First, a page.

It was no less than Stanley Donen who lured him back into films casting him as Audrey Hepburn’s love interest in Two for the Road. He might well have become the screen’s new heartthrob, that’s how handsome he was, but swimming against the tide he formed a production company with his best friend and fellow actor Michael Medwin. The company, Memorial Films, was responsible for bankrolling some of the better films of that decade including Lindsay Anderson’s If … and it offered opportunities to new directors who later became successful including Stephen Frears (Gumshoe) Tony Scott (Loving Memory) and Mike Leigh (Bleak Moments). Memorial also produced Charlie Bubbles in which Finney tried his hand at directing and in which Liza Minnelli made her screen acting debut. Gumshoe offered him a virtuoso role. So finally he made up his mind to take his film career seriously, and right away he hit the jackpot playing the title role in a musical version of Scrooge which earned him his second Golden Globe as Best Actor in a Musical.
By now he didn’t mind playing much older than he was, so when he was offered his most famous role-playing Agatha Christie’s Belgian master detective Hercule Poirot in the film Murder on the Orient Express, he grabbed it. Result: he earned his second Oscar nomination as Best Actor. But it didn’t last long, and he returned to the National Theatre where for another three years he played Hamlet, Macbeth, Tamburlaine, and other great roles.
Returning to screen acting he needed to correct the impression audiences had of him as being a 300-pound actor with a French accent, he made three minor thrillers, Loophole, Wolfen, and Looker, all in Hollywood, but again it was an English director who was able to rescue his career. Shoot the Moon was a prestige picture directed by Alan Parker which offered him and Diane Keaton superb roles. Both were nominated for Golden Globes.
As a reward John Huston offered him the year’s most coveted role, Daddy Warbucks in the film version of the Broadway smash Annie. Even though Finney was credible in the part, the film was a dud, and he retreated to England where he played an over-the-hill Shakespearian actor in Peter Yates’ The Dresser, for which he was both Oscar and Golden Globe-nominated as Best Actor. So was his costar Tom Courtenay who years earlier had won his Billy Liar role. John Huston used him again in Under the Volcano for which again he was both Oscar and Golden Globe-nominated, and he followed that with a supporting though top-billed role in Alan Pacula’s Orphans. The Coen Brothers cast him in Miller’s Crossing and Bruce Beresford in Rich in Love, both memorable. After that, he spent the next eight years doing TV and independent British films until finally rescued by Steven Soderbergh who gave him a scene-stealing role as Julia Roberts’ mentor in Erin Brockovich, for which he was considered a shoo-in for Best Supporting Actor that year, but it was not to be. Julia walked off with all the acting honors, and once again he was left empty-handed.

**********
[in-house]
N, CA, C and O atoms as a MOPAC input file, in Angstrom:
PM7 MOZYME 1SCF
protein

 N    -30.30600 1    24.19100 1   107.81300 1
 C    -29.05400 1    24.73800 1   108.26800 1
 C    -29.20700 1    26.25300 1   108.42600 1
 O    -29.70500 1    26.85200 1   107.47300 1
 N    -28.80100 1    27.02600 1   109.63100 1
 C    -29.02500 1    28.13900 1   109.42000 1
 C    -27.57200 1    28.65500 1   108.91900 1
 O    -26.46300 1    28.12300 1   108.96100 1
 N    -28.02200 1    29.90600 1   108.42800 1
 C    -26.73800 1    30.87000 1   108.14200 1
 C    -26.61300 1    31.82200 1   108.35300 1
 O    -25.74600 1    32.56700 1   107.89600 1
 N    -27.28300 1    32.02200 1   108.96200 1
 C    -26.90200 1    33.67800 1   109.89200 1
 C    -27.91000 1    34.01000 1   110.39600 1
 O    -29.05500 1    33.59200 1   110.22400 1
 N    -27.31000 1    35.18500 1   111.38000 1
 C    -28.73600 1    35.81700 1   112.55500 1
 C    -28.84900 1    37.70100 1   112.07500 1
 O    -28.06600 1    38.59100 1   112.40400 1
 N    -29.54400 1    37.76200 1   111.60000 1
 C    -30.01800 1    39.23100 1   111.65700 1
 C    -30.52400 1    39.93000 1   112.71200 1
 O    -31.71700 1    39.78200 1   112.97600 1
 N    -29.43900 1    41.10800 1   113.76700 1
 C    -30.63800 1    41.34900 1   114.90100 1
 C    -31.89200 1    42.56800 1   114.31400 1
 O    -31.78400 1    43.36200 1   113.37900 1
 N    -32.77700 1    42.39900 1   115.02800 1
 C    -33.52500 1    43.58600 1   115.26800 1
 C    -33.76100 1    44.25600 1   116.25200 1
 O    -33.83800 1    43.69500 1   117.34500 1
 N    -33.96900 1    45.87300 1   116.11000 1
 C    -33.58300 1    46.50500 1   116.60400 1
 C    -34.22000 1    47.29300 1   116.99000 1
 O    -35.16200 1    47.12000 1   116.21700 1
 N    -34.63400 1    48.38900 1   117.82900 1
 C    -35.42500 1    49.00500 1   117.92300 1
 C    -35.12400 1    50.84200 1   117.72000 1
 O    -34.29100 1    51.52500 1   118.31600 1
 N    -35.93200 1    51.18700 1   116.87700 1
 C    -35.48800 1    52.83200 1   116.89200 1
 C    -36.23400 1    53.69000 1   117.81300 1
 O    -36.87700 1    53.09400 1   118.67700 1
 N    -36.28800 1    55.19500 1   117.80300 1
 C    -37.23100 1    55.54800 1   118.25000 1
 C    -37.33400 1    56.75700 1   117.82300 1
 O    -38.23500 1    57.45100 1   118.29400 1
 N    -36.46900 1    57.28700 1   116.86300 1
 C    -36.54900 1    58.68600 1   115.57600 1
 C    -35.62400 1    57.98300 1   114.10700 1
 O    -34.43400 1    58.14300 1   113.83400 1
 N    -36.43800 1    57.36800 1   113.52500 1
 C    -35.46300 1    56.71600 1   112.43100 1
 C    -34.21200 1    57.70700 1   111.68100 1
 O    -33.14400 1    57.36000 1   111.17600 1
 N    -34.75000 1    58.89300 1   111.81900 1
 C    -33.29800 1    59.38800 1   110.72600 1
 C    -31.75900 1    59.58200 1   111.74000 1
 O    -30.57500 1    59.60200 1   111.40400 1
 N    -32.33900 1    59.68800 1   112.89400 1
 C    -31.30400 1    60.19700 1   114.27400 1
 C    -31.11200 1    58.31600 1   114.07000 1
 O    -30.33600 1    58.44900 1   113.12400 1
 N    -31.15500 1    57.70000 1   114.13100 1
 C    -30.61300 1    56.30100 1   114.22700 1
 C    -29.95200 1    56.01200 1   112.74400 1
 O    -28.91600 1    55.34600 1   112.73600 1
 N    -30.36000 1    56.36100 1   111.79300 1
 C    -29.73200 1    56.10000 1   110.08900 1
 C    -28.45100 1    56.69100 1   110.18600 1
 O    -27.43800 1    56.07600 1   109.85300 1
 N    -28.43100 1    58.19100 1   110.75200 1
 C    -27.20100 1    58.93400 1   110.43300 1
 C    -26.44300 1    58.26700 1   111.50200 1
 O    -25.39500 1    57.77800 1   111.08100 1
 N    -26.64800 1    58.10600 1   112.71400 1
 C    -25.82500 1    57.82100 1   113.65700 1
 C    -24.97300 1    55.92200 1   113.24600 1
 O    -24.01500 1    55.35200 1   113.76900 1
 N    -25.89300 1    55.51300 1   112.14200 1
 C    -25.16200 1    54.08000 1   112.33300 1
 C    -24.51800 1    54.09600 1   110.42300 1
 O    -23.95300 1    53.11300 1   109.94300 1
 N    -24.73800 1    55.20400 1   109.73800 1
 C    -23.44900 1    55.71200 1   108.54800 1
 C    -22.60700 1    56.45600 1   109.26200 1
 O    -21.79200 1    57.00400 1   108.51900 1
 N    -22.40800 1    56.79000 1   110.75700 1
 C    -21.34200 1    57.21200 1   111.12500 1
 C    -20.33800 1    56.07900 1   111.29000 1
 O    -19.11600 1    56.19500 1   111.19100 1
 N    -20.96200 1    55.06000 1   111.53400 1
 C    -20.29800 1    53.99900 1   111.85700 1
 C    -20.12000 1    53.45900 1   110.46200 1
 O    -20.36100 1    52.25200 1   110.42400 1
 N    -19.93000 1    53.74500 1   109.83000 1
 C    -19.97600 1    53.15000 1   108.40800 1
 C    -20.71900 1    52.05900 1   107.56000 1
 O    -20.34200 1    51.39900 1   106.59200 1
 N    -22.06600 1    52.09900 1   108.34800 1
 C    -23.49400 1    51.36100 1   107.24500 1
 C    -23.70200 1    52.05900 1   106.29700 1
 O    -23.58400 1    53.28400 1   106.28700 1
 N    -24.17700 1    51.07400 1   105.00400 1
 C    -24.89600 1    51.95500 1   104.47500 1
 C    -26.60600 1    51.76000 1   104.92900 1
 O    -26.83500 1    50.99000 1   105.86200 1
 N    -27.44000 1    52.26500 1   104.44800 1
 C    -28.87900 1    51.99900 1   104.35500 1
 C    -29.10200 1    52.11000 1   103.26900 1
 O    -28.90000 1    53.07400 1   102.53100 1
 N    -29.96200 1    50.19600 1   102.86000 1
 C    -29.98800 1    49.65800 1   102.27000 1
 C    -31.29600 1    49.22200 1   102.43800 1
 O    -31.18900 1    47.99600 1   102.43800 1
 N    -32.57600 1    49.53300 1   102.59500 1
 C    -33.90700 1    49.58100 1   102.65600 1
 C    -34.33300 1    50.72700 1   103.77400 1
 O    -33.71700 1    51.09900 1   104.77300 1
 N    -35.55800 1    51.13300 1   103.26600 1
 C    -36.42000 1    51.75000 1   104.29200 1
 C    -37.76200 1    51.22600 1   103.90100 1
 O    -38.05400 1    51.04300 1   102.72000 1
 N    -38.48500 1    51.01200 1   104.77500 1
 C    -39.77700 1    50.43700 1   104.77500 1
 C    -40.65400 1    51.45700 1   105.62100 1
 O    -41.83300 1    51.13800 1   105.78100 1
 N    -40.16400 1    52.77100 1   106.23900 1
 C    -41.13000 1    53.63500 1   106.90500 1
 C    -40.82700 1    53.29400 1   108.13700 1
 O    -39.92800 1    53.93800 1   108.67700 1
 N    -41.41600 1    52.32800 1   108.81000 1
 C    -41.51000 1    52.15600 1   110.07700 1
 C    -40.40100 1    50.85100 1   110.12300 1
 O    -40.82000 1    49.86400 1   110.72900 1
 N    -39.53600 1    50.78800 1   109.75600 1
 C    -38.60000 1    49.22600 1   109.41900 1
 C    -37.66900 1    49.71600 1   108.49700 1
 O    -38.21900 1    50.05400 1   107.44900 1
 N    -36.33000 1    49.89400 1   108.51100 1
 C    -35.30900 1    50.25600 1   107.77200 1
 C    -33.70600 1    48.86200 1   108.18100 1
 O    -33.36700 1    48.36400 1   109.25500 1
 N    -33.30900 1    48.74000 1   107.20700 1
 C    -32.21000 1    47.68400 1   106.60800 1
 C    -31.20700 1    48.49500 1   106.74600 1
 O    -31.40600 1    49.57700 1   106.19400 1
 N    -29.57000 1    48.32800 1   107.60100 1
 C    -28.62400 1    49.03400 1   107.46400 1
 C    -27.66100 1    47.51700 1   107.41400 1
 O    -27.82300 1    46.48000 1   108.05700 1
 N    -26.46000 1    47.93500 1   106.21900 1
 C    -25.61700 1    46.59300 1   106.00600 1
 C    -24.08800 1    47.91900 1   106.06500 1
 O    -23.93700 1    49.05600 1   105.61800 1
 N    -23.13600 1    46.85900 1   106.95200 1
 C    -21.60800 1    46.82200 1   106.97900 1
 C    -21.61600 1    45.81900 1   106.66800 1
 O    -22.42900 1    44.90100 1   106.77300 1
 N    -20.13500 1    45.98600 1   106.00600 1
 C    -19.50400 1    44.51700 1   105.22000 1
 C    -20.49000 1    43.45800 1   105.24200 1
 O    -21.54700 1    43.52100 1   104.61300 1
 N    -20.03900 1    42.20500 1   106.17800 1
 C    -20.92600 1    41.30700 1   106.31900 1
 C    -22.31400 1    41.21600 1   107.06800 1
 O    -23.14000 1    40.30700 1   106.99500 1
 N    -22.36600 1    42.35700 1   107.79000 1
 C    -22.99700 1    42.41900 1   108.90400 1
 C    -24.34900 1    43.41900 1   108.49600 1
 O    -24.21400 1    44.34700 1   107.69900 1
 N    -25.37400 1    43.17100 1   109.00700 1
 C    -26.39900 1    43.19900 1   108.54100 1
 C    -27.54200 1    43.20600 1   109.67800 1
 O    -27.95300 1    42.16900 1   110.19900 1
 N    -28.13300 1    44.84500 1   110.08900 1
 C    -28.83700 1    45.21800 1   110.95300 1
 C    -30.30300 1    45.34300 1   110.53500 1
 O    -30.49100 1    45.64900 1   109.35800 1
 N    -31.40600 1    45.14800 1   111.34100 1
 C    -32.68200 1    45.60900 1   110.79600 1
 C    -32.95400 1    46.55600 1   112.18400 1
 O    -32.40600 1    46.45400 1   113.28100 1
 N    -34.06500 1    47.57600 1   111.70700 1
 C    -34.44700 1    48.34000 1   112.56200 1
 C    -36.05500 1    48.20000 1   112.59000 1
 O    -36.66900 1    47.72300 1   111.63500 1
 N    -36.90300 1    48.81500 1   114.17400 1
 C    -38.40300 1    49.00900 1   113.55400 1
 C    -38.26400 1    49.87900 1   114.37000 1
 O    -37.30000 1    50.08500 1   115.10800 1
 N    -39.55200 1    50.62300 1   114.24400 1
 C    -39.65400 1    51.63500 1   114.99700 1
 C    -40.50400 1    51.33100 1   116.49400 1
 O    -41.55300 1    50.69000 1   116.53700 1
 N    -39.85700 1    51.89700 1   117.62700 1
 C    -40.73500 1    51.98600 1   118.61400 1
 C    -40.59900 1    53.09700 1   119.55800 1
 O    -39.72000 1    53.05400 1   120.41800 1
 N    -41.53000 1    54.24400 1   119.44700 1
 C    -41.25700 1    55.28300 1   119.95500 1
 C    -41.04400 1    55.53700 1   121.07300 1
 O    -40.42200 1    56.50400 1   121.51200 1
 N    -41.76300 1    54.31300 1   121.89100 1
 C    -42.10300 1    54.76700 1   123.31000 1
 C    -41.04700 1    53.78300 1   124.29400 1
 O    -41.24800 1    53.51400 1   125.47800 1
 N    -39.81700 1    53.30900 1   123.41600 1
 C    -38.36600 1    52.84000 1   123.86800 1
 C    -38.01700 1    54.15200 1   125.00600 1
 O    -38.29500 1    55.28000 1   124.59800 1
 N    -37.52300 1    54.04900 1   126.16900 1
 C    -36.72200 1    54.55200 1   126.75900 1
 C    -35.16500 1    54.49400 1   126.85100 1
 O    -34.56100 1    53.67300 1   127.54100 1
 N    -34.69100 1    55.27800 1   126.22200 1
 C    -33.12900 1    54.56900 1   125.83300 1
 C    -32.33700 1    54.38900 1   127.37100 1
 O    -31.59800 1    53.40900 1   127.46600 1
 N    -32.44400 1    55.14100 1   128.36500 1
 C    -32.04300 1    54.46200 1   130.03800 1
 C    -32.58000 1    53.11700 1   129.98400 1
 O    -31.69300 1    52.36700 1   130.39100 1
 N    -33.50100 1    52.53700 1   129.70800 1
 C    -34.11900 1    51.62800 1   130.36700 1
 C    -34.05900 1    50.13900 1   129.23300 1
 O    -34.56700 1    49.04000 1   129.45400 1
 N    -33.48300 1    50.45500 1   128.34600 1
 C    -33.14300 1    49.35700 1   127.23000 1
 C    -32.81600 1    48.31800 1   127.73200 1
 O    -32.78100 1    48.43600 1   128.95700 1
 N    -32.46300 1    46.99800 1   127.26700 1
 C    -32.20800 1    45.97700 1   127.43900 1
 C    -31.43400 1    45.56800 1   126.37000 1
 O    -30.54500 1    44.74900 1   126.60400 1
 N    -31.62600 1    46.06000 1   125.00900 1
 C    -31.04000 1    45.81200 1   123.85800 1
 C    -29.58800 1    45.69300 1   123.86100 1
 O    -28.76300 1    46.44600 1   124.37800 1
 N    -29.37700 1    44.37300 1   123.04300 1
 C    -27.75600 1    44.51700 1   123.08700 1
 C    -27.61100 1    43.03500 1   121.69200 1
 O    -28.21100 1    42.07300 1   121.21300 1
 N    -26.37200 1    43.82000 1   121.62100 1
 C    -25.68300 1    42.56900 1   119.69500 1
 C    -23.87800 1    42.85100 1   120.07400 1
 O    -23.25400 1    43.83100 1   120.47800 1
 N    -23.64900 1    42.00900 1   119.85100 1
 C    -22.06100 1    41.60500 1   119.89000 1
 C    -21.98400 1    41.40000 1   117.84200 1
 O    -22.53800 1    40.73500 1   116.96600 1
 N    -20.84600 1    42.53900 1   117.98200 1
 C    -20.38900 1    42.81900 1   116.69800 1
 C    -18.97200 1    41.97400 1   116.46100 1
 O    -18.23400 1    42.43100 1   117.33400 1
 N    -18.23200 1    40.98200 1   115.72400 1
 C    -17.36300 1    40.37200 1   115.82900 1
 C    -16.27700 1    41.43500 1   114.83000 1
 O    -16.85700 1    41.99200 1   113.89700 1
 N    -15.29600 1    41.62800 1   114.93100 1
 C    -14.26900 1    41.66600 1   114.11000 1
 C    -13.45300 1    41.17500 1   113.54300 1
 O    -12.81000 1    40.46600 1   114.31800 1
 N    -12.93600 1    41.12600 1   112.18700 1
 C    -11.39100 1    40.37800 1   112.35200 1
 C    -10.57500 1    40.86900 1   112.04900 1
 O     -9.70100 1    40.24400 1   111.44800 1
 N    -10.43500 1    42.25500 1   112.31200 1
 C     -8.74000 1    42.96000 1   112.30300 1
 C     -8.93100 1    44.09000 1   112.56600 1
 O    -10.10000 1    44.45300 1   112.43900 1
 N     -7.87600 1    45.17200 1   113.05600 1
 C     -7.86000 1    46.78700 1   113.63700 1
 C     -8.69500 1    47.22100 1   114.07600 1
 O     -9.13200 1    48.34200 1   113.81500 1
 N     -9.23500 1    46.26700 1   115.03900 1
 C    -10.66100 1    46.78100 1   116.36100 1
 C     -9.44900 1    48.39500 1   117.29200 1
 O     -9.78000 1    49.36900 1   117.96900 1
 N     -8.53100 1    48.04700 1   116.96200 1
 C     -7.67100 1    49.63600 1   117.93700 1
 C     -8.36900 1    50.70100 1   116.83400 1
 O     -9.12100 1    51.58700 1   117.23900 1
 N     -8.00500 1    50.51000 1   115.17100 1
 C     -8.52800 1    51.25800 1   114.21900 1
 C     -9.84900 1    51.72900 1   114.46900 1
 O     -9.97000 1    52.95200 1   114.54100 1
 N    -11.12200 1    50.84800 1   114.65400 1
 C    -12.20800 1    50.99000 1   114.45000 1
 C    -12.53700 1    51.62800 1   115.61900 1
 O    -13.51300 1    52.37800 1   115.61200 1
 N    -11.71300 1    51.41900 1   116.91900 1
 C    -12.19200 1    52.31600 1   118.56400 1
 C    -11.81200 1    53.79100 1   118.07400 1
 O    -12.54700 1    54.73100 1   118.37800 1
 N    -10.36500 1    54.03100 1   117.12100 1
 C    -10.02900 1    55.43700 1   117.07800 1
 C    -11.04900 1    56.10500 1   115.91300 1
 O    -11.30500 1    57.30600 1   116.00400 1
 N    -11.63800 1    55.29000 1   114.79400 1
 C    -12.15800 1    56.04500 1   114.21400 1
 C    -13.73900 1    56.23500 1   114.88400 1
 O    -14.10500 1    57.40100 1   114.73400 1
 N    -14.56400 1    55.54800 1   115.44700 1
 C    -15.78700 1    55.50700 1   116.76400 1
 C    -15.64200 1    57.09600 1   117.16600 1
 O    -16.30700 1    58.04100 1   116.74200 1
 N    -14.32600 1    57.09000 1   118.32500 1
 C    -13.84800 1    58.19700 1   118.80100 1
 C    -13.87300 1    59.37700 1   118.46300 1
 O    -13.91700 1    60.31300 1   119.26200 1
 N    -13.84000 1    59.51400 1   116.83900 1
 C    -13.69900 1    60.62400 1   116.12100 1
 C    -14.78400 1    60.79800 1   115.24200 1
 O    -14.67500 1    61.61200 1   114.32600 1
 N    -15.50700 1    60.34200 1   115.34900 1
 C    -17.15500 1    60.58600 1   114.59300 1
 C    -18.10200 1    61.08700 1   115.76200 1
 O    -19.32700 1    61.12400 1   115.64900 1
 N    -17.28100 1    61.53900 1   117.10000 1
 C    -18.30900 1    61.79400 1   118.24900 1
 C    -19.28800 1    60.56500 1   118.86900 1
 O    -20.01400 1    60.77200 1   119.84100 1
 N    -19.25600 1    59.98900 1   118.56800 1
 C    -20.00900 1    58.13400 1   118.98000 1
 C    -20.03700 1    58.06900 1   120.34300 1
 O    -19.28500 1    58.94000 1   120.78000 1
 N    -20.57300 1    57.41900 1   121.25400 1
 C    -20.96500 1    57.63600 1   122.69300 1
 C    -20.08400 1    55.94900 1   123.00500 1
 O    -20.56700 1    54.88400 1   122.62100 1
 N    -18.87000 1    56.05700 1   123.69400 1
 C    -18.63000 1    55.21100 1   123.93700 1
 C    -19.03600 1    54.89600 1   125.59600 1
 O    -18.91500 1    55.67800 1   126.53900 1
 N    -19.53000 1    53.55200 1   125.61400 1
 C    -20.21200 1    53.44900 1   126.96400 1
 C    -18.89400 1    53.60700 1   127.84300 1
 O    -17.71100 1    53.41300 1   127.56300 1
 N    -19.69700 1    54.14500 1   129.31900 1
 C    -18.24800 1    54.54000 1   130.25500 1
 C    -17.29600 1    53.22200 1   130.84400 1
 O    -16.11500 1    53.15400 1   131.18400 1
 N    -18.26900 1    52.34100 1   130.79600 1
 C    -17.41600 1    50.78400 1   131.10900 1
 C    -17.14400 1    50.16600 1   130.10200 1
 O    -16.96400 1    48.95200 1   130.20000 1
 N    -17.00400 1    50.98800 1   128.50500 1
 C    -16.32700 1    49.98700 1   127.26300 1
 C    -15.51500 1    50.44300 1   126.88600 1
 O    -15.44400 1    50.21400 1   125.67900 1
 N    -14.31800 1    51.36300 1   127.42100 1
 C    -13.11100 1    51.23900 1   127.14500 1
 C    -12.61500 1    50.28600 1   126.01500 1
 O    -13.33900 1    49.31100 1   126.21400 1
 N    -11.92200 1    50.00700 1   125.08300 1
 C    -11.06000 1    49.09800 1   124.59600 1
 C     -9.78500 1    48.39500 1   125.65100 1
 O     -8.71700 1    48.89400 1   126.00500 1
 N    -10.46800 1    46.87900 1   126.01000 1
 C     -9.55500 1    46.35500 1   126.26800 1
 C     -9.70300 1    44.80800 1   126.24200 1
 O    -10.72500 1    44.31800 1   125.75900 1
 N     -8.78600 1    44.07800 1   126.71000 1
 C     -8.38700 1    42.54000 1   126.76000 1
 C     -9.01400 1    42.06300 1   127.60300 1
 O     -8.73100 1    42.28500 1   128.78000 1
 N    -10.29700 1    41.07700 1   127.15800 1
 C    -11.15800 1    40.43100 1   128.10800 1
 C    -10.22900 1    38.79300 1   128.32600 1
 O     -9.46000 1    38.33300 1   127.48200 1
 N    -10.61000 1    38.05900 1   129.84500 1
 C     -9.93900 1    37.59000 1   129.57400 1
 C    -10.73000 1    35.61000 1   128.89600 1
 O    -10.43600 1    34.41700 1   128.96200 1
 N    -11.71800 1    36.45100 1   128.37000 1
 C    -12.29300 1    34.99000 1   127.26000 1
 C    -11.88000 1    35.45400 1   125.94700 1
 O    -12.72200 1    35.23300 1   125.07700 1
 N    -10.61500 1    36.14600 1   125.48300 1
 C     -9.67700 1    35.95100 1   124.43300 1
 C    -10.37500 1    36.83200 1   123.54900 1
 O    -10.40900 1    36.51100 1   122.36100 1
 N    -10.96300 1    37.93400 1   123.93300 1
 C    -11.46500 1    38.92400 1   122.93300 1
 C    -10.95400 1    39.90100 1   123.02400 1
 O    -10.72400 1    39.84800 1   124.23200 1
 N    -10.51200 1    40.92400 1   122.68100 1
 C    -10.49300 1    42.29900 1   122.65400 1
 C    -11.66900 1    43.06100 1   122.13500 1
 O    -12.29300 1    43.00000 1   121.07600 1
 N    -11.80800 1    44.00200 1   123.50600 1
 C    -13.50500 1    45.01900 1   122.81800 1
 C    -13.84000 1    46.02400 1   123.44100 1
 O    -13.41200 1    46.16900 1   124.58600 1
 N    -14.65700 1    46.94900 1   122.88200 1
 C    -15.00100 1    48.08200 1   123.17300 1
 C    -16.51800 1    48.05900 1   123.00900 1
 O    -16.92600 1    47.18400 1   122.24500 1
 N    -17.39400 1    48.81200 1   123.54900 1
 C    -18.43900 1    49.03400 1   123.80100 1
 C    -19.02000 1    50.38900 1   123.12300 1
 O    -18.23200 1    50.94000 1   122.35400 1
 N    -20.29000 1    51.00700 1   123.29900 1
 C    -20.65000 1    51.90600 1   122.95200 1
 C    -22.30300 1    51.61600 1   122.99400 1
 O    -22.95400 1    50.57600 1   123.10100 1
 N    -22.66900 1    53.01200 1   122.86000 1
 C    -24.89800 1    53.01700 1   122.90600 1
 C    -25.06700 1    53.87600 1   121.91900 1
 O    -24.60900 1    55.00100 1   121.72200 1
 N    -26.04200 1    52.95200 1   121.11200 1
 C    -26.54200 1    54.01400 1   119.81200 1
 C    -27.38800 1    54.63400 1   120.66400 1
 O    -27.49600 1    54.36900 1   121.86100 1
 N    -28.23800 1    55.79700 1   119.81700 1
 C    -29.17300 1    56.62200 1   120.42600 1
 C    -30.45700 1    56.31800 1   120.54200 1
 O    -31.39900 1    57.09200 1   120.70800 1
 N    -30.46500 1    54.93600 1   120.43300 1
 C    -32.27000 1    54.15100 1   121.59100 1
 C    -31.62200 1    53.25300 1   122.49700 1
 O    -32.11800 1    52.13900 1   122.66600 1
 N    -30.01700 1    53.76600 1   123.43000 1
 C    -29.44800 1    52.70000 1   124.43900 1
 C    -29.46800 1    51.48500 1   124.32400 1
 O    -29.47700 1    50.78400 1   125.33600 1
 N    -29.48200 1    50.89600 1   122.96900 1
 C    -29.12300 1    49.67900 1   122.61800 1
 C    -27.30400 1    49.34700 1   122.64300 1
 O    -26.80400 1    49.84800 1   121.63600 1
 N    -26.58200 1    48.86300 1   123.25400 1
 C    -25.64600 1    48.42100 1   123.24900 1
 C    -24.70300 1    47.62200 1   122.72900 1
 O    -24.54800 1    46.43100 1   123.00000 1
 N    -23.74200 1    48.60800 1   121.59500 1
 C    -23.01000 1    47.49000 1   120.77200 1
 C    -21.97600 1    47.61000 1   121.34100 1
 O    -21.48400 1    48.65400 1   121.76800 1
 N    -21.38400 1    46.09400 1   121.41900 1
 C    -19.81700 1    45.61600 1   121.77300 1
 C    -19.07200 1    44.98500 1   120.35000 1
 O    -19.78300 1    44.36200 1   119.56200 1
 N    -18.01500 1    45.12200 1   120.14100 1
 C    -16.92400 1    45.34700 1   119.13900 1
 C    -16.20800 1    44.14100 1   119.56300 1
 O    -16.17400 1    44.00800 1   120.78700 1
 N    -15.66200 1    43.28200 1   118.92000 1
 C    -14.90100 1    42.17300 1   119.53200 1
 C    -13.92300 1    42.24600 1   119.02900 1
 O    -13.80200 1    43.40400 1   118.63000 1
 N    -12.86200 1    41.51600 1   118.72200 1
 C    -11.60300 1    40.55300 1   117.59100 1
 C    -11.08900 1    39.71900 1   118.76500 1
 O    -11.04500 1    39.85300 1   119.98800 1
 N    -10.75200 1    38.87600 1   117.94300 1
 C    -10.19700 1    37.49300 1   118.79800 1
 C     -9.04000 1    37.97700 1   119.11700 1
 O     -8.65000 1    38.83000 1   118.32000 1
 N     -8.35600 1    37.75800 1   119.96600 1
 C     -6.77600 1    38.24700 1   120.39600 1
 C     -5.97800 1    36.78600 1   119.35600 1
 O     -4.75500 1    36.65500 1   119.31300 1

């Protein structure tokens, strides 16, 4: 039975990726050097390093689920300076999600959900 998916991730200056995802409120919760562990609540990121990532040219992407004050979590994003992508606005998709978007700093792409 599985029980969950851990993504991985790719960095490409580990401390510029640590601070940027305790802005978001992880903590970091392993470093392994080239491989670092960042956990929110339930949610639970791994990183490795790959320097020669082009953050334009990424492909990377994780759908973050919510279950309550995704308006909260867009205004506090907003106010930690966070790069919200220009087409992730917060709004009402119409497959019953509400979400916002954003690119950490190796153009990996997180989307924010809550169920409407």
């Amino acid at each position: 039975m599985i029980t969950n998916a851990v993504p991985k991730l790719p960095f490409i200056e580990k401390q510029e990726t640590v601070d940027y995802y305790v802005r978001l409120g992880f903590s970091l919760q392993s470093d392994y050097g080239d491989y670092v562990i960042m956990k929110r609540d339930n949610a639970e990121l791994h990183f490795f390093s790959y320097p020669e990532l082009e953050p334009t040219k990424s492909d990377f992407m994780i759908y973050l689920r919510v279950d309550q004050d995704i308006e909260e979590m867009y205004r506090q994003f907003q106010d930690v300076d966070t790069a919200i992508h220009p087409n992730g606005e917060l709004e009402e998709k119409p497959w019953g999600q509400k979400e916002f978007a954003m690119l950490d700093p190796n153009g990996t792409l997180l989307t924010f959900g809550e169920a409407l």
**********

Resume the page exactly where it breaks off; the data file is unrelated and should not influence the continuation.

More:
After that he had a walk-on in Soderbergh’s Oscar-winning Traffic, he was a superb Churchill in the TV movie The Gathering Storm for which he earned a Golden Globe as Best TV actor, and he kept working till the end, his final appearances were in the Bourne series and Sam Mendes’ Skyfall.
At his last HFPA press conference (for Big Fish) when asked if he anticipated the career he had or if it exceeded his expectations, he replied, “In a way, it has, in as much as it’s taken me to people and places I’d never dreamed of when I was younger. I suppose in that way I feel very fortunate, but in another way, it feels like it’s almost fated. You’re just following some path that’s laid out for you by fate. You don’t quite know – you just follow the whims of the world. I don’t know where I’ll be in five weeks time, or what I’ll be doing, and I like it that way.”
His classic performances, Saturday Night and Sunday Morning, Shoot the Moon, Murder on the Orient Express, Erin Brockovich and many others, you name them.”